The North Korean military poses a security challenge for American allies South Korea and Japan, as well as for U.S. bases in those countries and Guam. North Korean officials are belligerent toward the United States, often issuing military and diplomatic threats. Pyongyang also has engaged in a range of provocative behavior, including nuclear and missile tests and tactical-level attacks on South Korea.

North Korea has used its missile and nuclear tests to enhance its prestige and importance domestically, regionally, and globally and to extract various concessions from the United States in negotiations over its nuclear program and various aid packages. Such developments also improve North Korea’s military posture. U.S. and allied intelligence agencies assess that Pyongyang has already achieved warhead miniaturization, the ability to place nuclear weapons on its medium-range missiles, and an ability to reach the continental United States with a missile.

This Index therefore assesses the overall threat from North Korea, considering the range of contingencies, as “testing” for level of provocation of behavior and “gathering” for level of capability.

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  1. General Terrence J. O’Shaughnessy, U.S. Air Force, Commander, United States Northern Command and North American Aerospace Defense Command, statement before the Subcommittee on Strategic Forces, Committee on Armed Services, U.S. House of Representatives, March 12, 2020, p. 7, (accessed June 12, 2020).
  2. Yonhap News Agency, “Most of America in Reach of North’s Missile,” Korea JoongAng Daily, July 12, 2019, (accessed June 12, 2020).
  3. Ankit Panda, “US Intelligence: North Korea’s ICBM Reentry Vehicles Are Likely Good Enough to Hit the Continental US,” The Diplomat, August 12, 2017, (accessed June 12, 2020).
  4. Yonhap News Agency, “N.K. Calls Itself ‘Nuclear-Armed State’ in Revised Constitution,” The Korea Herald, May 30, 2012, (accessed June 12, 2020).
  5. Korean Central News Agency, “Third Plenary Meeting of Seventh C.C., WPK Held in Presence of Kim Jong Un,” April 21, 2018, (accessed June 12, 2020).
  6. Joshua Berlinger, “North Korea’s Missile Tests: What You Need to Know,” CNN, updated December 3, 2017, (accessed June 12, 2020).
  7. David Brunnstrom and James Oliphant, “Trump: North Korea ‘Total Denuclearization’ Started; Officials See No New Moves,” Reuters, June 21, 2018, (accessed June 12, 2020).
  8. Jonathan Cheng, “North Korea Expands Key Missile-Manufacturing Plant, The Wall Street Journal, updated July 1, 2018, (accessed June 12, 2020); Courtney Kube, Ken Dilanian, and Carol E. Lee, “North Korea Has Increased Nuclear Production at Secret Sites, Say U.S. Officials,” NBC News, updated June 30, 2018, (accessed June 12, 2020); 38 North with analysis by Frank V. Pabian, Joseph S. Bermudez Jr., and Jack Liu, “Infrastructure Improvements at North Korea’s Yongbyon Nuclear Research Facility,” 38 North, June 26, 2018, (accessed June 12, 2020); and Ankit Panda, “Exclusive: North Korea Has Continued Ballistic Missile Launcher Production in 2018, Per US Intelligence,” The Diplomat, June 30, 2018, (accessed June 12, 2020).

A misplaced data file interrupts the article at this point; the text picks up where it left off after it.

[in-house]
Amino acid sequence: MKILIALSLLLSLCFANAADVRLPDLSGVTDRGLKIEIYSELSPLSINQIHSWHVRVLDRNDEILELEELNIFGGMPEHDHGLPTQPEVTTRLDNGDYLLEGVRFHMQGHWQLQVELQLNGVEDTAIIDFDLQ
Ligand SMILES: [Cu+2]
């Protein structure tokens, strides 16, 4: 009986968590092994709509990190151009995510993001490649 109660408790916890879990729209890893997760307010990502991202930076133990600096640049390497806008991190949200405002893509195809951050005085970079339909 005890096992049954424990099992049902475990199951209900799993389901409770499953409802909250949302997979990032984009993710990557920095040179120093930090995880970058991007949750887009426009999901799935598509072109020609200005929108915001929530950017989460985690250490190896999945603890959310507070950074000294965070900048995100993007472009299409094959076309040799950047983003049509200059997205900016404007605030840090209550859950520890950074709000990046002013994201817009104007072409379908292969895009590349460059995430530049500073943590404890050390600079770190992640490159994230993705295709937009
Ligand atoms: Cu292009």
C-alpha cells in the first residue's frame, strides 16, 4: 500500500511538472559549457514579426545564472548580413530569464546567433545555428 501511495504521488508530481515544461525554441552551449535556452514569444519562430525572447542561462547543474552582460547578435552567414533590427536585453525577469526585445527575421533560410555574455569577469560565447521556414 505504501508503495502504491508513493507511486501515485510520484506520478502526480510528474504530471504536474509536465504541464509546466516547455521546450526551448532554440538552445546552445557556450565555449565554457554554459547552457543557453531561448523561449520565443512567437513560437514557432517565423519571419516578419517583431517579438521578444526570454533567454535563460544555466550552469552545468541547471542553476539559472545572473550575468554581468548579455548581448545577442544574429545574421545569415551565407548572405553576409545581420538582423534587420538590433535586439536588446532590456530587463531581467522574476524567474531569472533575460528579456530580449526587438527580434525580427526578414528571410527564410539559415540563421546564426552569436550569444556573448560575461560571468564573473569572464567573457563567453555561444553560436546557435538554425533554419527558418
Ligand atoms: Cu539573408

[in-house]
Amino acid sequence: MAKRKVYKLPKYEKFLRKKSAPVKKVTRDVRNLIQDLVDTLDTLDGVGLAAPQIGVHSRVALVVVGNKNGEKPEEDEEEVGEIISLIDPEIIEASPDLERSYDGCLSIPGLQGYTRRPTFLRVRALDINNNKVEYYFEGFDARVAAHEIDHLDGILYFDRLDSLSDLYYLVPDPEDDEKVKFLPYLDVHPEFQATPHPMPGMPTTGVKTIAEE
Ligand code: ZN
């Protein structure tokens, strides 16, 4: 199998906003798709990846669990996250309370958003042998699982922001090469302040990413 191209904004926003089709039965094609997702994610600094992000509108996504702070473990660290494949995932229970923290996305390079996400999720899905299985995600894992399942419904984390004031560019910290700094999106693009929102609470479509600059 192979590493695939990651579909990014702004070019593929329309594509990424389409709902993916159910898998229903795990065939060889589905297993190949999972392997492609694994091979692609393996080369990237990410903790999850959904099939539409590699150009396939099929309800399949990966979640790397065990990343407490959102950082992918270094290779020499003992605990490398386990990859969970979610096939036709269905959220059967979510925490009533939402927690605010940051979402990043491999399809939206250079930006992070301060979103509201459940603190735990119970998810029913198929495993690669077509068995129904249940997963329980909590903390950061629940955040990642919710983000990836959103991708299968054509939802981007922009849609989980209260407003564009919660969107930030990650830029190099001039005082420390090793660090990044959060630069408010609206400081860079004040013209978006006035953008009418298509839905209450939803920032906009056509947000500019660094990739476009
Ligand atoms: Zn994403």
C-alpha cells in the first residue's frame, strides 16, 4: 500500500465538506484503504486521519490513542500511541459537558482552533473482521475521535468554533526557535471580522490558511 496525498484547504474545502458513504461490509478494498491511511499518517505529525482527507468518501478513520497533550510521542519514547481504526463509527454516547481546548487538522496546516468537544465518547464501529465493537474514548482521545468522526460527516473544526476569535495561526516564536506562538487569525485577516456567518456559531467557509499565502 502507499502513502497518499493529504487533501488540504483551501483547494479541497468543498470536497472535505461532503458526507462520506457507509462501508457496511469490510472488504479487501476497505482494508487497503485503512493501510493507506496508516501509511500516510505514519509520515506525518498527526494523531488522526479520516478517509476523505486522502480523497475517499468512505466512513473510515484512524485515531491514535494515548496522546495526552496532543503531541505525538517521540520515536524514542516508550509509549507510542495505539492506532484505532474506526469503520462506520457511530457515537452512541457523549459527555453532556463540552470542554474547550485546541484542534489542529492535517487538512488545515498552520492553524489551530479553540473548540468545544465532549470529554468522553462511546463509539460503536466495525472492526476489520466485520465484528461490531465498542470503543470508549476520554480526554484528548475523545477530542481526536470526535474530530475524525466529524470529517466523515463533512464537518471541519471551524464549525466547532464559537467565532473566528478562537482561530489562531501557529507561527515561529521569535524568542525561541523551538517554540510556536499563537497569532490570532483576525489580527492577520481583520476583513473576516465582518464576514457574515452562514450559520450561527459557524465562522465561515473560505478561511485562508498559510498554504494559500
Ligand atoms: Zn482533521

9. Daniel R. Coats, Director of National Intelligence, “Worldwide Threat Assessment of the US Intelligence Community,” statement before the Select Committee on Intelligence, U.S. Senate, January 29, 2019, p. 8, (accessed June 12, 2020).
  10. International Crisis Group, “North Korea’s Nuclear and Missile Programs,” Asia Report No. 168, June 18, 2009, (accessed June 12, 2020).
  11. U.S. Department of Defense, Office of the Secretary of Defense, Report to Congress: Military and Security Developments Involving the Democratic People’s Republic of Korea 2017, p. 9, (accessed June 12, 2020).
  12. Bruce Klingner, “Enhance South Korean Military Capabilities Before OPCON Transfer,” Heritage Foundation Backgrounder No. 3452, December 2, 2019,
  13. Jeong Yong-soo and Ser Myo-ja, “Kim Jong-un Ordered a Plan for a 7-Day Asymmetric War: Officials,” Korea JoongAng Daily, January 7, 2015, (accessed June 12, 2020).
  14. North Korea Leadership Watch, “Kim Jong Un Observes and Guides Ballistic Missile Drill,” July 19, 2016, (accessed June 12, 2020); Shin Hyon-hee, “N.K. Says Missile Test Aimed at Ports, Airfields in South Korea,” The Korea Herald, updated July 20, 2016, (accessed June 12, 2020); and North Korea Leadership Watch, “Kim Jong-un Supervises Missile Drill,” March 6, 2017, (accessed June 12, 2020).